Toot, toot, Tootsie! : Goo’ by... Digital ID: g98c136_001. New York Public LibraryNext up was the New York Public Library digital collection. The site states that it is partnering with Google to have a portion of its pre-1923 books scanned for Google books. I found that some manuscripts that relate to some of my Bellinger line from the Mohawk Valley are in the collection, but I could not review a digital copy. Now, once you visit the Digital Library, you will find much more interesting and accessible fare. In the History and Geography section, I found some of George Catlin's beautiful images of Native Americans. I found a collection of cabinet card photographs. Once I found the collection of old sheet music, I knew that I would have to make a return trip to this web site!

The site also includes a collection of Ellis Island photographs, postcards, cartoons. I know that my return trip to this site will undoubtedly last an hour or two. Overall rating: A+.

I collect cookbooks. I don't actually use them, I just read them. So my next site was Feeding America: The Historic American Cookbook Project. There are cookbooks featuring French cuisine, Creole cooking; another called The Frugal Housewife (some things never change), a manual for Army cooks, and a White House cookbook from 1897. It's a very interesting site which I hope to return to - even though I'm not quite sure how it made a list of the top 101 genealogy sites. The Library of Congress has chosen to include this site in its collection. Interest Rating: A; Genealogy Rating: D; Overall Rating for Genealogists: C+.

Next stop was a techie product site called This allows you to make notes, do screen captures, and organize various bits and pieces of information and store it all on the web. Rather than tell you any more about this site, I'll let you watch this video:

As I'm already sold on Microsoft OneNote and use it almost daily, I'm probably not going to switch, but for those looking for a free product that does something similar, this might meet your needs. Overall use for a genealogist: B+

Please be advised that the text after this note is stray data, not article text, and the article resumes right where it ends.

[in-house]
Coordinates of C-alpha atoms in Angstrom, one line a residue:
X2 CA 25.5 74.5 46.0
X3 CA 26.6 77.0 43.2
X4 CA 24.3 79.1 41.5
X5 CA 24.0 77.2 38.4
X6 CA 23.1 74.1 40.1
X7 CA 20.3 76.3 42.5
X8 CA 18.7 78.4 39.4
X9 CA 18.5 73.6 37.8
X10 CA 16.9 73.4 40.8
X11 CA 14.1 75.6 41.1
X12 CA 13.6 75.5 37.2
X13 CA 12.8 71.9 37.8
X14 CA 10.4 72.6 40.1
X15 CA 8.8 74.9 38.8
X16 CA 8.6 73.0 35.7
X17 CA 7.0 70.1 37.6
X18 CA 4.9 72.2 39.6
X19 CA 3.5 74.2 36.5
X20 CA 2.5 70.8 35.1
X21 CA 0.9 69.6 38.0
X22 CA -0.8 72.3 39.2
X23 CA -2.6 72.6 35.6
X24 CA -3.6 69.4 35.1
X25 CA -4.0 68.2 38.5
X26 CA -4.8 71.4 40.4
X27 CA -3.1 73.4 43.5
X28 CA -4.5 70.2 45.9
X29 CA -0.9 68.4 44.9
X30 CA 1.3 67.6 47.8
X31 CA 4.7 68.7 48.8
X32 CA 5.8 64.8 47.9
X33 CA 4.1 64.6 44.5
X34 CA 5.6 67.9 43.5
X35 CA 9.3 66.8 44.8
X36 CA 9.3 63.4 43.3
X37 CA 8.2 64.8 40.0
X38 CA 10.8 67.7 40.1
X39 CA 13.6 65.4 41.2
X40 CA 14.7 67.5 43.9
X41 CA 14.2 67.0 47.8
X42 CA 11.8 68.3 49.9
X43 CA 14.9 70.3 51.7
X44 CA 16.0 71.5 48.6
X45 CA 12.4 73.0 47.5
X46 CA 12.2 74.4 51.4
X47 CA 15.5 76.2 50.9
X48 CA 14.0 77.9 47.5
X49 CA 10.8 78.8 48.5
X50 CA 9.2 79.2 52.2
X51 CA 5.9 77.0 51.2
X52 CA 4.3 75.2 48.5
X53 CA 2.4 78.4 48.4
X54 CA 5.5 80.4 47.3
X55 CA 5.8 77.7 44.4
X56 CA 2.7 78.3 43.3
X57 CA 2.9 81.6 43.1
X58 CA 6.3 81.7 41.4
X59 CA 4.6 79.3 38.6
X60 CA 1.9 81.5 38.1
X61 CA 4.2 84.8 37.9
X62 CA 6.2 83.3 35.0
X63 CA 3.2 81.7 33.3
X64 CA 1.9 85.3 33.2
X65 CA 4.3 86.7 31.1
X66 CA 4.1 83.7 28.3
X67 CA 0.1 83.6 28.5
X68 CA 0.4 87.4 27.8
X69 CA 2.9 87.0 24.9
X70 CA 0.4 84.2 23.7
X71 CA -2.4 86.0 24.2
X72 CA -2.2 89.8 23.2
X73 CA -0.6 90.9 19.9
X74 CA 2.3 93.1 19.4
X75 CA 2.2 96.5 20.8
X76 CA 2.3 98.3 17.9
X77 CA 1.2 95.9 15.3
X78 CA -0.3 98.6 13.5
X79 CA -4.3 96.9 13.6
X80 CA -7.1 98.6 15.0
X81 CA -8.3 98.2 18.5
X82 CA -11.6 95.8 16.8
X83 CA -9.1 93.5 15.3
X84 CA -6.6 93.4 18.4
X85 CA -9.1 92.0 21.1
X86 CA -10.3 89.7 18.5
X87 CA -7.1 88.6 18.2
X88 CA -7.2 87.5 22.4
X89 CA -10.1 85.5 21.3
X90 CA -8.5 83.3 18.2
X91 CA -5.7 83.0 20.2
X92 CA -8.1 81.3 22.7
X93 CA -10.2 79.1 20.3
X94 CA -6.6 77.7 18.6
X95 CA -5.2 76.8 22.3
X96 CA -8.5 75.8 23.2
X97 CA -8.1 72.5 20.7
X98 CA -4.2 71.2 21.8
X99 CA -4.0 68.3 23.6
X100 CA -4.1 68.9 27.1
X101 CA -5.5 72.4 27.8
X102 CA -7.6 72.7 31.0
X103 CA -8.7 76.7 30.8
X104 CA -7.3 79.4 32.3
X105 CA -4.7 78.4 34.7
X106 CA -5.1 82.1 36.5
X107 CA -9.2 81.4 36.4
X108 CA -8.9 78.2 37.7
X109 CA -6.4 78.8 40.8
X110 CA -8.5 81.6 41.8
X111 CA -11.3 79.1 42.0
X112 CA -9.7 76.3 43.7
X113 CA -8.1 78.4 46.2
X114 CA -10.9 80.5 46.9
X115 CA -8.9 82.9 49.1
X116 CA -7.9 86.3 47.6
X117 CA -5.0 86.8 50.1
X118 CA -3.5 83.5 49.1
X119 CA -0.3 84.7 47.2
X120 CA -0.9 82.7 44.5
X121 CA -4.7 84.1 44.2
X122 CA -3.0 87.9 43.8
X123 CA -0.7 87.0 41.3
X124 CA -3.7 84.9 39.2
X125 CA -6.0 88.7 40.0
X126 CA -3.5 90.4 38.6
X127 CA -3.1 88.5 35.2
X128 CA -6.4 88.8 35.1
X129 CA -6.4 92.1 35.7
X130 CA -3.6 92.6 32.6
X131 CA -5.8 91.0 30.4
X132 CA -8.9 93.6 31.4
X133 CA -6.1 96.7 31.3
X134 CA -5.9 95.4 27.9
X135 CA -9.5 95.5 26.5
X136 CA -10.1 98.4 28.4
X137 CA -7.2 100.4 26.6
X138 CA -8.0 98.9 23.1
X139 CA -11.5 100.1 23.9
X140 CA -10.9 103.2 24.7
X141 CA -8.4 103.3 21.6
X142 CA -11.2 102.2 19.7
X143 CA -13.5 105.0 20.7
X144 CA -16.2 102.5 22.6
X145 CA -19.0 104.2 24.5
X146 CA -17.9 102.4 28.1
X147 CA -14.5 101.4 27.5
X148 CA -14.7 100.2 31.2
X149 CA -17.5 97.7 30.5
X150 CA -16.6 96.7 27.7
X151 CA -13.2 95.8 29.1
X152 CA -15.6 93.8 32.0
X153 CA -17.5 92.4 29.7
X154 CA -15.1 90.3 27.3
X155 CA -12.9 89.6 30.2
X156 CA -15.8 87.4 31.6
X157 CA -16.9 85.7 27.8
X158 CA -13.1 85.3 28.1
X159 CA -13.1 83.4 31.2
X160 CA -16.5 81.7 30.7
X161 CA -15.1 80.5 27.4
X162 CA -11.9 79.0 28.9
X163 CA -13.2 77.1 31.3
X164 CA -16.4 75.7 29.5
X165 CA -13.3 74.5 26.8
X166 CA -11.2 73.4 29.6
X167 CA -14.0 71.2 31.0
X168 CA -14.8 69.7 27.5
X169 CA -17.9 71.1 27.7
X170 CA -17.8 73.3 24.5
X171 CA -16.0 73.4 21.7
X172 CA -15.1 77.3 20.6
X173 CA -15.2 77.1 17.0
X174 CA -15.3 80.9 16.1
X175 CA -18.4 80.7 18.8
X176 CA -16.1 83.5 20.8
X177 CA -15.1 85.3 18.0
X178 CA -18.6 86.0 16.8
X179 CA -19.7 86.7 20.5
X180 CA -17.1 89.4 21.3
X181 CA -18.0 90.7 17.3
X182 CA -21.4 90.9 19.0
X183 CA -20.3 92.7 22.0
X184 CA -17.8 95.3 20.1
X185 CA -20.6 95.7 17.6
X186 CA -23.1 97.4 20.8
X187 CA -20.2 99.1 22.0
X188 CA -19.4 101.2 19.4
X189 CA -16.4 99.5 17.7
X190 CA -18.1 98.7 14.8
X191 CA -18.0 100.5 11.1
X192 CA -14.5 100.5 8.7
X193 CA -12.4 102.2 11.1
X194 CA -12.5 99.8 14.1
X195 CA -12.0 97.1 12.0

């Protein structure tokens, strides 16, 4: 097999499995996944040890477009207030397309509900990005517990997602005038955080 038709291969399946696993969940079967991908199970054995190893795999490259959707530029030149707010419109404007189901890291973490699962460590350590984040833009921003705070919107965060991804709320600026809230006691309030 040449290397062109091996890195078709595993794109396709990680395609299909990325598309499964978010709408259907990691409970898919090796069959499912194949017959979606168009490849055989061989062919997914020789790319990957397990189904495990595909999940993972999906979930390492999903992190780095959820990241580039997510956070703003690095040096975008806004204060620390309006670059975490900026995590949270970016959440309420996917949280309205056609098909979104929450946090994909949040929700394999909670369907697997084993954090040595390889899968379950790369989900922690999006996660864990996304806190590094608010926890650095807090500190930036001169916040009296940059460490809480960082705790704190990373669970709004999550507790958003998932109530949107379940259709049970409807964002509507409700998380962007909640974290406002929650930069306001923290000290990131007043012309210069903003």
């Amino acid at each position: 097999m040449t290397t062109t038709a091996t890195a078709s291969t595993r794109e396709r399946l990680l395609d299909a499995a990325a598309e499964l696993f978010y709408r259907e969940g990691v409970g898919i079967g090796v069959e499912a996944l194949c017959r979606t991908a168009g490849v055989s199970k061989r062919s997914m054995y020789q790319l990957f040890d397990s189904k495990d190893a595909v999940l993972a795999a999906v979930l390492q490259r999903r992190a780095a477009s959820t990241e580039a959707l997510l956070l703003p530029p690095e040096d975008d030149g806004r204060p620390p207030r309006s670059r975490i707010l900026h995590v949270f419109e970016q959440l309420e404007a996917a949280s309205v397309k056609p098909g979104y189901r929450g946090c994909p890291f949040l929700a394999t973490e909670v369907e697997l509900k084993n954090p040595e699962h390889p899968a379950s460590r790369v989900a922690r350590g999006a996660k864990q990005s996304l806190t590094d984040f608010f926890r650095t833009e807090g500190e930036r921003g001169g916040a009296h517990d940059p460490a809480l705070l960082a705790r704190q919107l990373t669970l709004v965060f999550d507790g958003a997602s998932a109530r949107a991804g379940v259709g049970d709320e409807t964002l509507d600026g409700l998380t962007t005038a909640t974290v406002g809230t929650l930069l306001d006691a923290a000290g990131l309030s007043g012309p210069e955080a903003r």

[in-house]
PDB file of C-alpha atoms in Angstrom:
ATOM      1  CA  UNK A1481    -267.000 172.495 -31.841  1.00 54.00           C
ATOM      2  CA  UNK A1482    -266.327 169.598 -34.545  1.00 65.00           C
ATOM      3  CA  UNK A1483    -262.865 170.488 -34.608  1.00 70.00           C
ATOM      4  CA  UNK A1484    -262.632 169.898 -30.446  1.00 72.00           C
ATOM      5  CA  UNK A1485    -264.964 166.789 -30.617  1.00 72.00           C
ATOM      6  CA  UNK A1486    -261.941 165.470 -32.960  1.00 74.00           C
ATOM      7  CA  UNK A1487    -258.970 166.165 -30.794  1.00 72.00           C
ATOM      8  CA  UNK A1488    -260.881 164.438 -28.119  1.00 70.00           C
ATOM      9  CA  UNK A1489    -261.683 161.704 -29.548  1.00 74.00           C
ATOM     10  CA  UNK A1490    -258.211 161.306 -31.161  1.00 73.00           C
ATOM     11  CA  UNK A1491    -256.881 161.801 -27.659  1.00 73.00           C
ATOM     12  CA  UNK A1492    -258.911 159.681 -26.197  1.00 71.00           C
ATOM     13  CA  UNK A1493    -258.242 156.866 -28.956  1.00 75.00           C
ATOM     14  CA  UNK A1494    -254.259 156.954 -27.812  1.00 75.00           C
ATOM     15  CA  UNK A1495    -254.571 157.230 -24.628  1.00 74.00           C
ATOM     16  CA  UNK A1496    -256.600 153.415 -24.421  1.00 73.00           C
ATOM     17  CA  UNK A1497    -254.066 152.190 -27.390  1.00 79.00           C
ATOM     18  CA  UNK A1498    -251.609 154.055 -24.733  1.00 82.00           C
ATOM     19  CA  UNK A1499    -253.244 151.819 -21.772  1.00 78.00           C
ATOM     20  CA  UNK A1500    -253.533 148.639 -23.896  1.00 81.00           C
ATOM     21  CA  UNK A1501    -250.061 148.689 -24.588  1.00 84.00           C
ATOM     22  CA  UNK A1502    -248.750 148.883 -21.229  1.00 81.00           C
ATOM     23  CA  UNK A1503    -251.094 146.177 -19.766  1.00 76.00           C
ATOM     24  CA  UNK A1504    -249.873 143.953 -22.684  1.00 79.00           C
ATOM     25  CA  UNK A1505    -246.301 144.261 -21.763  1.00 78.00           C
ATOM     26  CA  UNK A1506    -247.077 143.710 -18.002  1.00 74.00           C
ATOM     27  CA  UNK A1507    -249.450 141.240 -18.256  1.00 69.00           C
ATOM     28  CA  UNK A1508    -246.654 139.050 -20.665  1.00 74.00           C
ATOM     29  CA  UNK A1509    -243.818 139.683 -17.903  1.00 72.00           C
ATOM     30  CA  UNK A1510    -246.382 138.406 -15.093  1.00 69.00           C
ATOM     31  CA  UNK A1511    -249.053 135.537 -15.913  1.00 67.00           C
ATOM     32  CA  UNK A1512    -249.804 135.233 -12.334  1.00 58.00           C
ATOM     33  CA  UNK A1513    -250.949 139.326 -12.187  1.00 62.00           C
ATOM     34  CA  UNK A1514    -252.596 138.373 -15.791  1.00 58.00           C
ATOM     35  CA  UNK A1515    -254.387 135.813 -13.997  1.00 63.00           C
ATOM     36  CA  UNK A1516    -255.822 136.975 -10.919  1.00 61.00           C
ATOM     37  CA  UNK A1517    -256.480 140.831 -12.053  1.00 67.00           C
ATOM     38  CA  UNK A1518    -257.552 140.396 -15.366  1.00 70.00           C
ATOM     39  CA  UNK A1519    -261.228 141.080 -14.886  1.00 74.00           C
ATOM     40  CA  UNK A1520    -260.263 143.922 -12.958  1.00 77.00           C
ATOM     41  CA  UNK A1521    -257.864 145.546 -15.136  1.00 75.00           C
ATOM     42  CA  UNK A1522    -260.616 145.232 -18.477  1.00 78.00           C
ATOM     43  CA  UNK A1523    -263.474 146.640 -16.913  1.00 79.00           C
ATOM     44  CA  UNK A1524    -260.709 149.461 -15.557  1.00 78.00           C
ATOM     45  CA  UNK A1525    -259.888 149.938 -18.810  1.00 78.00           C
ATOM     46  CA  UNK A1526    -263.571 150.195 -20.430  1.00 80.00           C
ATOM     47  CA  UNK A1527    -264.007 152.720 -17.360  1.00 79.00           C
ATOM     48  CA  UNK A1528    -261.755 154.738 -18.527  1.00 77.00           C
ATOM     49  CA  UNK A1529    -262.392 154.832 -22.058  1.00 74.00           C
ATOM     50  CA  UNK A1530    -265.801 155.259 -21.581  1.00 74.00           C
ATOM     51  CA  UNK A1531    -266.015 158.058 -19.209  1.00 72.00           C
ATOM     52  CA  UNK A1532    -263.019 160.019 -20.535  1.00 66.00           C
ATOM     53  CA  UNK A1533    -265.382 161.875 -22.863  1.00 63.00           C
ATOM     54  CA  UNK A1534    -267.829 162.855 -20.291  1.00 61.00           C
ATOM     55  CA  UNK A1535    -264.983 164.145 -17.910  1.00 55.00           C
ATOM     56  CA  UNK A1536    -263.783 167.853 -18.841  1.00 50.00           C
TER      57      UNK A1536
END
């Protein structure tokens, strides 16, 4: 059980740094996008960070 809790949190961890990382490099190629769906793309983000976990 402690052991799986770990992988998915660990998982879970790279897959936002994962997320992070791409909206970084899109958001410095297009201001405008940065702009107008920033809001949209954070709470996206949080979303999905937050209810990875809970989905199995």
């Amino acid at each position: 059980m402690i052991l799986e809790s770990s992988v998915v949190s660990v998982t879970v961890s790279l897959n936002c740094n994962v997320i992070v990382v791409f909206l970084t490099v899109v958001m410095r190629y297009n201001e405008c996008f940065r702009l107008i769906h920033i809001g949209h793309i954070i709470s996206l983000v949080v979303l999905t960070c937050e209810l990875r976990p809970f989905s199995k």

My last stop on the tour was the Danish Demographic Database. I wondered if I could find anything on my Danish ancestors. WOW! Within seconds of initiating a search on Danish immigrants, I discovered this record on my great grandfather, Jens Petersen, then using the surname Jeremiasen. He was from Terndrup, Denmark, and with his parents and siblings, on their way to Waterloo, Iowa. His parents and siblings also showed up in the search results. Jens' father's occupation was Arbejder, which I guess means he was a laborer. Jens' occupation was a Barn? Say what? Thanks to my friend, Google Translate, I discovered that is Danish for Child. Whew!

One more search while I'm on this site - let's see what the Census search comes up with. I entered great-great grandfather's name, Peder Jeremiasen:

It just doesn't get any better than this! There's my family! My great-great grandparents: Peder and Else. The Larsen surname is new information. Other family members had given me her last name as Polsdatter. And here, the children have the surname Pedersen, as with Danish naming tradition. They did change the spelling to Petersen once settled in the U.S. "Hans Hustru" by Else's name is translated as "His Wife." Peder's occupation of husfader jordbruger og pottemager translates as "The father a farmer and potter." And from this record, I now have birthplaces for these members of the family.